We respond quickly and intensely to information about infectious disease threats, even in faraway places or if they’re unlikely to have an impact on us.

A reader’s attention is captured by the topic even when the coverage itself is intentionally not sensationalistic. I would read a responsibly written Ebola article over an excitingly written heart disease article any day.

In this age of social media, sharing is an individual choice and one made almost reflexively.

In our brains, this relatively unconscious level of processing is disproportionately in the domain of the amygdala and largely unimpeded by higher cortical centres known to be implicated in thoughtful deliberation.

Sensationalized news and misinformation about infectious diseases can spread quickly through social media. (Shutterstock)

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The tendency to share emotionally evocative images and text is even more unchecked than in conventional media.

This results in selective spread of highly sensationalistic content via social media, and motivation for media outlets to shape their offerings to be more sensational. An old dynamic on steroids.

There is also a trend evident in some media outlets to intentionally counter this. All of us, when we catch ourselves, can recognize and limit our indulgence of overly sensationalistic content and reactions, including when it comes to infectious disease outbreaks.

Word to the wise

What should we do while we wait for things to unfold? My advice, if I were a physician dispensing it, would be to encourage people to pay attention to official information as much as possible, the Public Health Agency of Canada, for example, or its provincial counterparts. It will be there, and will be up to date and accurate for the most part.

The behavioural advice is relatively straightforward: wash your hands often, cover your mouth (with your arm) when you cough, avoid touching your face (surprisingly difficult to do consistently) and, for now, avoid travelling to Wuhan.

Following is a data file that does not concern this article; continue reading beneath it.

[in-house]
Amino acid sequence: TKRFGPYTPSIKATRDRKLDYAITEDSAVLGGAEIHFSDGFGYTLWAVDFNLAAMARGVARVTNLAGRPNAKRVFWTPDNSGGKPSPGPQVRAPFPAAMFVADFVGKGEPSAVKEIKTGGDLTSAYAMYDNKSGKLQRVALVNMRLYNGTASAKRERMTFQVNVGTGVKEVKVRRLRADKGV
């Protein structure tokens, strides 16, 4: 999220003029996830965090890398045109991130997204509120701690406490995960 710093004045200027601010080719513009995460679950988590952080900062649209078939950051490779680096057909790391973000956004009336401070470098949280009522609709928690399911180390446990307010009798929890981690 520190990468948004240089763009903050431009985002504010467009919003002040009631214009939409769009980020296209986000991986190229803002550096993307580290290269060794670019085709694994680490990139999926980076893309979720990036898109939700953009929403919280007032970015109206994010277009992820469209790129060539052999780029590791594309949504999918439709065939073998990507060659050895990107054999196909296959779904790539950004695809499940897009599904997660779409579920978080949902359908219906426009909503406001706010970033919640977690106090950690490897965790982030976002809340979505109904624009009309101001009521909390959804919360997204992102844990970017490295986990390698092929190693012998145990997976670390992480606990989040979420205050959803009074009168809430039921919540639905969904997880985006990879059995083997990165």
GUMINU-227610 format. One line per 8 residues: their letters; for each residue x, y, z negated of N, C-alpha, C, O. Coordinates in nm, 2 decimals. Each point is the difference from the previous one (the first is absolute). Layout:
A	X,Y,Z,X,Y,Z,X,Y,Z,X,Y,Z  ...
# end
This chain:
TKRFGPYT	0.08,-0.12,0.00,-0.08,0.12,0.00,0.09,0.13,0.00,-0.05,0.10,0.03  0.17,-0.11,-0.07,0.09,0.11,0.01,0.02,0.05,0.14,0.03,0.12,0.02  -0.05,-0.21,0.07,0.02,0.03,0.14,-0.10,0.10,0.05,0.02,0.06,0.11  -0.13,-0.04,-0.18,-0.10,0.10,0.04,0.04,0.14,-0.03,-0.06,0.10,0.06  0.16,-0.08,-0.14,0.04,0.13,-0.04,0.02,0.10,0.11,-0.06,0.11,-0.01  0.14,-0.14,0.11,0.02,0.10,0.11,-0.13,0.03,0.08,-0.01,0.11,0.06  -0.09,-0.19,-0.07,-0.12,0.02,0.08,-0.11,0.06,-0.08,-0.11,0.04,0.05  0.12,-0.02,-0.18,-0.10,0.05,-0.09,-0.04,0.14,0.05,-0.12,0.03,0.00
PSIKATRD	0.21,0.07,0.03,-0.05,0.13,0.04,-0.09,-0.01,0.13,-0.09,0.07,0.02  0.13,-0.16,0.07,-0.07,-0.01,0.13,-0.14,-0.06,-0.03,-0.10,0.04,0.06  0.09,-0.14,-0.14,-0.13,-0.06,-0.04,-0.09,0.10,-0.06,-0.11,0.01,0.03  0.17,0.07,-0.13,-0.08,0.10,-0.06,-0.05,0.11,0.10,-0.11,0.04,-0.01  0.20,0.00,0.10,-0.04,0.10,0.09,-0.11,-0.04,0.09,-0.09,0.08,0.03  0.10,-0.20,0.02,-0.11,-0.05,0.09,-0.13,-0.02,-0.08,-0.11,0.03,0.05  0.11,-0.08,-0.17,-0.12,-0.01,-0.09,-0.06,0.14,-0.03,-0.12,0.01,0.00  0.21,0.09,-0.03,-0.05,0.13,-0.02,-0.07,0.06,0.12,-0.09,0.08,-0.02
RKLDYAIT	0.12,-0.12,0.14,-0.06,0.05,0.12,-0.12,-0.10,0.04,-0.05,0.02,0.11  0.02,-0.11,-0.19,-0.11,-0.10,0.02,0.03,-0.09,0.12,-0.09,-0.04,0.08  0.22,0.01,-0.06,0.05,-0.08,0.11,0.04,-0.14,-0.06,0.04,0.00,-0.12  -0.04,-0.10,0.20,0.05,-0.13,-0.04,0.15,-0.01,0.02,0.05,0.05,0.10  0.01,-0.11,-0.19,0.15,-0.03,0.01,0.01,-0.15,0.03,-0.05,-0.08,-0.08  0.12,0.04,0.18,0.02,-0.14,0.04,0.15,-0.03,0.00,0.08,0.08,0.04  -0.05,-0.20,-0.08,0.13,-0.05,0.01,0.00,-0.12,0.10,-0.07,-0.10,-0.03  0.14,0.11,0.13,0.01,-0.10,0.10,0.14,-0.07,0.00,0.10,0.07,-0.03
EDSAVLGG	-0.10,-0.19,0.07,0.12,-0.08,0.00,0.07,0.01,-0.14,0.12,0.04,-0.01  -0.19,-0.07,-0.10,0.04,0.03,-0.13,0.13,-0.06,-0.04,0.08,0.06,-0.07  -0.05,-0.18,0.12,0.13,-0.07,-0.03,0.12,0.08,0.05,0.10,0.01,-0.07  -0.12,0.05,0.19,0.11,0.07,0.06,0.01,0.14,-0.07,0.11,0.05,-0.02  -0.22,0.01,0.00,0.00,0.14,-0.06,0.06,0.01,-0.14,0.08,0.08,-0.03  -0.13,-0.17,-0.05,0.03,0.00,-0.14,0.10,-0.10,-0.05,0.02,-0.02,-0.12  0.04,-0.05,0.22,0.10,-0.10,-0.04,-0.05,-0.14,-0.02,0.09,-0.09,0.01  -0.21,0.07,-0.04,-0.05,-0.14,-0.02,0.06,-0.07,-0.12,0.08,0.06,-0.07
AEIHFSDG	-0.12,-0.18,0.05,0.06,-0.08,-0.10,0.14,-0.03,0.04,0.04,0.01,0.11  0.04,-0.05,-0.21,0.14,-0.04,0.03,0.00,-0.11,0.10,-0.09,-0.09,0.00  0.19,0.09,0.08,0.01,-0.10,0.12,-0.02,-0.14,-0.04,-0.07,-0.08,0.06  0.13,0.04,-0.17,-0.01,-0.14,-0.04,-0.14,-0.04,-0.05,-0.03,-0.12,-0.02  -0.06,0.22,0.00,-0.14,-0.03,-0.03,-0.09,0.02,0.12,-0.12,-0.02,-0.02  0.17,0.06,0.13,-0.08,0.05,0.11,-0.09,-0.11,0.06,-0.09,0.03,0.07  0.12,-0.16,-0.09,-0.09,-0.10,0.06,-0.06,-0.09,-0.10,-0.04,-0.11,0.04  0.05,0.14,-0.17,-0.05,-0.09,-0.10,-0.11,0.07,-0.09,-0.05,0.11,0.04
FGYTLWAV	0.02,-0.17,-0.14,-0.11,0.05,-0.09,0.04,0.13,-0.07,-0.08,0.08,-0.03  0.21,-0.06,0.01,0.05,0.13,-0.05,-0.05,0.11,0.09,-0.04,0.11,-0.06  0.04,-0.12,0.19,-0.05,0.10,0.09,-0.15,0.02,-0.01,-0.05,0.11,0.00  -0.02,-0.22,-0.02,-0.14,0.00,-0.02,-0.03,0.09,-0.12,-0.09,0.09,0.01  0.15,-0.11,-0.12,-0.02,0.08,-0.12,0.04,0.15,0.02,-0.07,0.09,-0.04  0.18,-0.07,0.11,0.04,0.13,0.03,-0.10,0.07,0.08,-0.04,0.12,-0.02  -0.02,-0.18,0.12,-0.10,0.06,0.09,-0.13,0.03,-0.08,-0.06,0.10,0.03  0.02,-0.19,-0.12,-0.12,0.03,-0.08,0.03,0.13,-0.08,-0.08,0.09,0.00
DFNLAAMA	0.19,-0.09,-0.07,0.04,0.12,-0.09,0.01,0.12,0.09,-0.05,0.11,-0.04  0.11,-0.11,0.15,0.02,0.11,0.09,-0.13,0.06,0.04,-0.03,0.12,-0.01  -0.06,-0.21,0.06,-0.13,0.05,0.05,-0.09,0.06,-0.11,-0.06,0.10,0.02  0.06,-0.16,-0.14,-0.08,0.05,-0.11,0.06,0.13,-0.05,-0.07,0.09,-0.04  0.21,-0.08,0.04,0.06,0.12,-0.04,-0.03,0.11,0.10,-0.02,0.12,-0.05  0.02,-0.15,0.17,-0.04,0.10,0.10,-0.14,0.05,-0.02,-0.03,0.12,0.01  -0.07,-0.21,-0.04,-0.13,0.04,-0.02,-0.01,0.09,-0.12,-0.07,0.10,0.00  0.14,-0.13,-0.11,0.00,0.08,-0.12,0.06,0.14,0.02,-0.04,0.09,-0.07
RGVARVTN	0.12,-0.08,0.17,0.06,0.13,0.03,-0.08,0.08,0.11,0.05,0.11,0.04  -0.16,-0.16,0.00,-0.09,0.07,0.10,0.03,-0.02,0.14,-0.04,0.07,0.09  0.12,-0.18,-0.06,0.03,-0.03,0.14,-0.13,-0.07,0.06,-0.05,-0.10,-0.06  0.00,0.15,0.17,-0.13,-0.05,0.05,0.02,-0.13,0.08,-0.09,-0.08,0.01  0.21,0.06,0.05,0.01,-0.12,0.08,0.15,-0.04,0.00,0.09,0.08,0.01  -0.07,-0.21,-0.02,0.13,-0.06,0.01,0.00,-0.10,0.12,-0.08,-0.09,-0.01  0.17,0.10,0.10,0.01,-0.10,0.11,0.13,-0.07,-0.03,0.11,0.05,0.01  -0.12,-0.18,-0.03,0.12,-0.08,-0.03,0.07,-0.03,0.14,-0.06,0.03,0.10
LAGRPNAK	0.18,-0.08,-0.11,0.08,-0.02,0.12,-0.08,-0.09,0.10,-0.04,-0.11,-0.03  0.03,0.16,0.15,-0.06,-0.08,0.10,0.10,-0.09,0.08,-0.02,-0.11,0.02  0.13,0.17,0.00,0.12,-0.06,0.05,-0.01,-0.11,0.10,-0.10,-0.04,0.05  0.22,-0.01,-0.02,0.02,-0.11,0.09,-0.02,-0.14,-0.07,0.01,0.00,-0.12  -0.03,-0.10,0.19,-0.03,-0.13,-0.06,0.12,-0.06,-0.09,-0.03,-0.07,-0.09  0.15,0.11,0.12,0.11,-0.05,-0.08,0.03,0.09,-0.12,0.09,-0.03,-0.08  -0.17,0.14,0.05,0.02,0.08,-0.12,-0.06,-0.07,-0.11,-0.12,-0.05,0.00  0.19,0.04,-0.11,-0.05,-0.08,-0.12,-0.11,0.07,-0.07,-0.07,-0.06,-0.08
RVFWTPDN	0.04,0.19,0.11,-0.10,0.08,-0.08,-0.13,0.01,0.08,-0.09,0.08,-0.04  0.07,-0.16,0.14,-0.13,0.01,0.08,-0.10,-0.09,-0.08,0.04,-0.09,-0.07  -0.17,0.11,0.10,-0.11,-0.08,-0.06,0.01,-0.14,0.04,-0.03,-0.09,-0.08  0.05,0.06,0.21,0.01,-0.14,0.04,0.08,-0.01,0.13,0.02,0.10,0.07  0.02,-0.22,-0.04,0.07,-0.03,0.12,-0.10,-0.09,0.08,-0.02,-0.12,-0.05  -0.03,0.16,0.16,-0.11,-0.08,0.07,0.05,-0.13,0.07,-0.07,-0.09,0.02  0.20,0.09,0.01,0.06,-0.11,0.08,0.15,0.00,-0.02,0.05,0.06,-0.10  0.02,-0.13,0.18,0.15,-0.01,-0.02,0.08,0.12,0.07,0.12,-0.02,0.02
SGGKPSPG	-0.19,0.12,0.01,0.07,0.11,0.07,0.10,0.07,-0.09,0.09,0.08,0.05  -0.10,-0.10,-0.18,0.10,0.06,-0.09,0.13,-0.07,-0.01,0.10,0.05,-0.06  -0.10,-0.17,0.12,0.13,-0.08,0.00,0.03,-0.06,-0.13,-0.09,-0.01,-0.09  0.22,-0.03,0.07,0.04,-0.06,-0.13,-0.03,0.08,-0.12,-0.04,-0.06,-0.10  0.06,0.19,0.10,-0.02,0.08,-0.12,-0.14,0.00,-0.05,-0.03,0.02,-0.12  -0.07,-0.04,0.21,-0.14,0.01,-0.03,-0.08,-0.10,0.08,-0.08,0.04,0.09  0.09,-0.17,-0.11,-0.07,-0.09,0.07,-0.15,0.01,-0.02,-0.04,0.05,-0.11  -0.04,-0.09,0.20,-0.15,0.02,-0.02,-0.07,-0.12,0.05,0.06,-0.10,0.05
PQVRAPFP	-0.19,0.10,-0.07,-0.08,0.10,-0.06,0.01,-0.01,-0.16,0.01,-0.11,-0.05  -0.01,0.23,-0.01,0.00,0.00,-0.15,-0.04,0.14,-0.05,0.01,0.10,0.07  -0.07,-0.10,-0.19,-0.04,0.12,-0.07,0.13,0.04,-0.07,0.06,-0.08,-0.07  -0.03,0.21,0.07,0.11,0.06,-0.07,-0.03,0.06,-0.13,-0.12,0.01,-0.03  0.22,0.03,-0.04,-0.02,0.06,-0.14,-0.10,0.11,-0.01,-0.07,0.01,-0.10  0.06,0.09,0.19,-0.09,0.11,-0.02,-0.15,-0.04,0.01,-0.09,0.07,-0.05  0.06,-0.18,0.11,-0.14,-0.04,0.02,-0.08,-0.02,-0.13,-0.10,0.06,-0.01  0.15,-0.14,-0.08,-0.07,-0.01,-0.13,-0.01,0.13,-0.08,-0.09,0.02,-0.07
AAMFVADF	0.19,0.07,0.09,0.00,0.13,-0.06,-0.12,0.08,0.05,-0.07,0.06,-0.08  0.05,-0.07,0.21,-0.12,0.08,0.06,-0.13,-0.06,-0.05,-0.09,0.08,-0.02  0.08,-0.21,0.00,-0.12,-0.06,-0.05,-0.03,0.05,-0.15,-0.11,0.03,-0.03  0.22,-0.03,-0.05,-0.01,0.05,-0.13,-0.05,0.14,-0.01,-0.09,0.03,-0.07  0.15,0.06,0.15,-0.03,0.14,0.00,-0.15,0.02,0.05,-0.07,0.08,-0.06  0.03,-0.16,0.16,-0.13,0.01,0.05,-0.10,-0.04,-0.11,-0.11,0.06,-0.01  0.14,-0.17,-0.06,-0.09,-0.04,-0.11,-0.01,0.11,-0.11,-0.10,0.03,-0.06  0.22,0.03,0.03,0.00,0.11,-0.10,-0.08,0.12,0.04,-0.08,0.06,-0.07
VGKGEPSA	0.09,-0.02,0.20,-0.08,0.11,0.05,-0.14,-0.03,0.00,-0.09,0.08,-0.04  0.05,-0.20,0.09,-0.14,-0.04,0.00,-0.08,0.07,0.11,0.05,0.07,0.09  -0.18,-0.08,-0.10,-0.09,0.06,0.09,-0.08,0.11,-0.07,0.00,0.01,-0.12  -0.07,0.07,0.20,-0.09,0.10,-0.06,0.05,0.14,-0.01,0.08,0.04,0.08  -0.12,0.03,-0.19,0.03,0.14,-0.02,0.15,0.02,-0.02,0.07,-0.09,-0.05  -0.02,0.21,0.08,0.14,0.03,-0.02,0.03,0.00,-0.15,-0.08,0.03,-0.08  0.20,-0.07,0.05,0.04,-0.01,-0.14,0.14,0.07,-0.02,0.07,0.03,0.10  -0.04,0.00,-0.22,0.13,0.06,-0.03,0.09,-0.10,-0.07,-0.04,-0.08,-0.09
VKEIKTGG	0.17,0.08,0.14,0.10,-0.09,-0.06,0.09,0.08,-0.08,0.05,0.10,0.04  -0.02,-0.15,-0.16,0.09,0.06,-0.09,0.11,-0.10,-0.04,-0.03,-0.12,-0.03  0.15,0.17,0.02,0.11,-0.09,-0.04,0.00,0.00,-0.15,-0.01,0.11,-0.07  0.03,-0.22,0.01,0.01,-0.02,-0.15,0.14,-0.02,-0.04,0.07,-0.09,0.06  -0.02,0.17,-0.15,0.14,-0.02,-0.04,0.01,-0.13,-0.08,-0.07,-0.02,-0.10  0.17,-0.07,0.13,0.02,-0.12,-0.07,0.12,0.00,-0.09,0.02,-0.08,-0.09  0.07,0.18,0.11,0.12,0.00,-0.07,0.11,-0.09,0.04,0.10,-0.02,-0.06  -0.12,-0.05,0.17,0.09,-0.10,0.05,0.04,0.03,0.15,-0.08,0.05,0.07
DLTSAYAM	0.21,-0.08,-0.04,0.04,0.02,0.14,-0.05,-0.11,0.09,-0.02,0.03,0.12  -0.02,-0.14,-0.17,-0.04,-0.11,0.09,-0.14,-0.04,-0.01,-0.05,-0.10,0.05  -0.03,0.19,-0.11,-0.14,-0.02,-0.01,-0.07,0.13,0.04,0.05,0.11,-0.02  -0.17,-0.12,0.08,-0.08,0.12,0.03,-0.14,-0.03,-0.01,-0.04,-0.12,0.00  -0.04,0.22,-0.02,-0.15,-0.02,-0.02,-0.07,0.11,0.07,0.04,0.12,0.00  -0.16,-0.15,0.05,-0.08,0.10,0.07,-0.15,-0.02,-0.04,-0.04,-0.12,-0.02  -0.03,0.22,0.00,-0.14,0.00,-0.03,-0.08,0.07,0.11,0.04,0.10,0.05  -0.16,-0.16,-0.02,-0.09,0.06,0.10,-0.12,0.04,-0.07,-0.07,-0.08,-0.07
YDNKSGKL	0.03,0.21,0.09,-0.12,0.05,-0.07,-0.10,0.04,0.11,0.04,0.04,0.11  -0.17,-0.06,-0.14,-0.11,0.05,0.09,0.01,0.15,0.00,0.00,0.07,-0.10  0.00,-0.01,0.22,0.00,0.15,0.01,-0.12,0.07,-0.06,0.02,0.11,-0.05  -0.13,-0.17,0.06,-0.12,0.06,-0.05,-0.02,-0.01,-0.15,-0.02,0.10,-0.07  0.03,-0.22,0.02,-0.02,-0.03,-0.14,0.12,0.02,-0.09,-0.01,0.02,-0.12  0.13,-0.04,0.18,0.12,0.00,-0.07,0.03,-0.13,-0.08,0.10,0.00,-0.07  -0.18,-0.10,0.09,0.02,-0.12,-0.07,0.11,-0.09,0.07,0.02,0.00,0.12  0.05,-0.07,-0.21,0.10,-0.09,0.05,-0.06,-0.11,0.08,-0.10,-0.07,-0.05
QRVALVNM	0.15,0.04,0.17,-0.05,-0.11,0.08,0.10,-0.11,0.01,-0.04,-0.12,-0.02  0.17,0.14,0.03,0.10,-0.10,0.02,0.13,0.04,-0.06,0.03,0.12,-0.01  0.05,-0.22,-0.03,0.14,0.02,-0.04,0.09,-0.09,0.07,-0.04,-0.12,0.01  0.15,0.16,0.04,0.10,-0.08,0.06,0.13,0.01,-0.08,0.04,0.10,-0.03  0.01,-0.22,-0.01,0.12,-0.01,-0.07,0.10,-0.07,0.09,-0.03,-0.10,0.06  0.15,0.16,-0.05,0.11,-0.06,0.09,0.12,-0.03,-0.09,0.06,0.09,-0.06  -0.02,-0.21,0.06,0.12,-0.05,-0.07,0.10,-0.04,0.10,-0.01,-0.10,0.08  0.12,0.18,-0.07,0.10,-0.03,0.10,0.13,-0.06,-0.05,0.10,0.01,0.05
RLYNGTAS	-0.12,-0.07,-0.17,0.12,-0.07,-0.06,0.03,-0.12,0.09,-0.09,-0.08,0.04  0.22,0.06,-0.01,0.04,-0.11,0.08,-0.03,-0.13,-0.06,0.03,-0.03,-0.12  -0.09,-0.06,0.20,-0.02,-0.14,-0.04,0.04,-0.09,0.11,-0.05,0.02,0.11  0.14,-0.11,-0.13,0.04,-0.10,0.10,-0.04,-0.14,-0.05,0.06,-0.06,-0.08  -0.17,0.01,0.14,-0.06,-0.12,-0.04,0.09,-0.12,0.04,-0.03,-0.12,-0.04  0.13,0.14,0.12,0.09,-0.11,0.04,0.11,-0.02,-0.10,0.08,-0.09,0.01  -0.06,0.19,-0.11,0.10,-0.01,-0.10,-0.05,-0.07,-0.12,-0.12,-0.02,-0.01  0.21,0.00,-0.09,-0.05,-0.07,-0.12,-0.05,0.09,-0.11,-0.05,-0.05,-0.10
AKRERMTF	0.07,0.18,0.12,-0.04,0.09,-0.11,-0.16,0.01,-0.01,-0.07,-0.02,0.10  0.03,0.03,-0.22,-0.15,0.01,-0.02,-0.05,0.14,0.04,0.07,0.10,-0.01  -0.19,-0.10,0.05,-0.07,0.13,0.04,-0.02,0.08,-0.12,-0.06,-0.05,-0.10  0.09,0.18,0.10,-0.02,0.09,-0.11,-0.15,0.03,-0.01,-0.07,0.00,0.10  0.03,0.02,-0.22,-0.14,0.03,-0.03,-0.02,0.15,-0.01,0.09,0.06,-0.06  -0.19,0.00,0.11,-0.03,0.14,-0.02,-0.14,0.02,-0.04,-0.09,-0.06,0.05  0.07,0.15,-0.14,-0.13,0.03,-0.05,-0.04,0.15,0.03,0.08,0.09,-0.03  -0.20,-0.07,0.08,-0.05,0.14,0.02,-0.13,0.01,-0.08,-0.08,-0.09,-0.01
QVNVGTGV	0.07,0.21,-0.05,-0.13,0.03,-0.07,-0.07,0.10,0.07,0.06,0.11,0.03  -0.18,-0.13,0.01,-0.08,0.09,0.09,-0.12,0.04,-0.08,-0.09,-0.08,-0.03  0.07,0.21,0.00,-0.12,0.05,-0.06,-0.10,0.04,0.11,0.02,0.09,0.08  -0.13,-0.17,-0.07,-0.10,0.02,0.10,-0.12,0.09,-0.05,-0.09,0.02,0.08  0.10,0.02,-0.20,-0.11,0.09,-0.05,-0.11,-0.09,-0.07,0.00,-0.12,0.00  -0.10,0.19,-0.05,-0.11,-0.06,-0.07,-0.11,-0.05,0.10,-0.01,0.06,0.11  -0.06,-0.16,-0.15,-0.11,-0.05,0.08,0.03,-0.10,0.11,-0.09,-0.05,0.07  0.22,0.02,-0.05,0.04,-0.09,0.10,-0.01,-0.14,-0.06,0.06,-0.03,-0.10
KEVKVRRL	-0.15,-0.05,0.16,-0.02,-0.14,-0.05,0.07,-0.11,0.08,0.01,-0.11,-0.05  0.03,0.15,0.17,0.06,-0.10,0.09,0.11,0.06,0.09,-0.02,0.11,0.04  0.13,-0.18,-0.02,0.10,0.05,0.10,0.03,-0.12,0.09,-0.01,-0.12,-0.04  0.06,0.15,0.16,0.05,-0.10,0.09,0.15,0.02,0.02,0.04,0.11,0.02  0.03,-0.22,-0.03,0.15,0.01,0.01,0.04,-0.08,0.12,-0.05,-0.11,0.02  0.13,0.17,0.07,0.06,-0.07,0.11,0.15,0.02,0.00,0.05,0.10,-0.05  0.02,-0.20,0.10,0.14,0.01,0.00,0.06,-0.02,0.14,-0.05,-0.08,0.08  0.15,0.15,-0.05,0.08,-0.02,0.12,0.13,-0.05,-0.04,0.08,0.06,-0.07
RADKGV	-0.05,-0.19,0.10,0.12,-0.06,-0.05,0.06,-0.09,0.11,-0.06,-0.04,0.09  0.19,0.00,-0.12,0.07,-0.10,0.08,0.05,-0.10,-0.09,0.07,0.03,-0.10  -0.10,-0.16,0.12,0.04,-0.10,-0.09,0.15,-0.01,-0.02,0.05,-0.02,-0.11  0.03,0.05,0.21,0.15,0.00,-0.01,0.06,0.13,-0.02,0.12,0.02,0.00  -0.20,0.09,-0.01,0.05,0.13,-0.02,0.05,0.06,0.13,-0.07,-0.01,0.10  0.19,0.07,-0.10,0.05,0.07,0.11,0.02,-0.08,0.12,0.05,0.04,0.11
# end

The situation is more complicated in mainland China, where the state-controlled media is struggling to compete with social media sharing, in part because of lack of trust.

One advantage that the Chinese government does enjoy, however, is the ability to quickly and decisively implement top-down actions to limit disease spread.

So really, there are very different challenges for capitalist and communist countries when attempting to stem the flow of infectious disease epidemics.

Food for thought

Long story short, don’t lose sight of the larger picture in terms of risks in everyday life.

Spending too much time watching television while snacking on potato chips is probably riskier than shaking hands. But maybe avoid both for now, just to be safe.

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And to end where I began — recalling how SARS overtook our collective consciousness in 2003 — it’s important to also remember that five times more deaths are attributable to the seasonal flu every year. If there is an infection we should fear, could it be that one? Or should we stop fearing infections altogether?

Source: The Conversation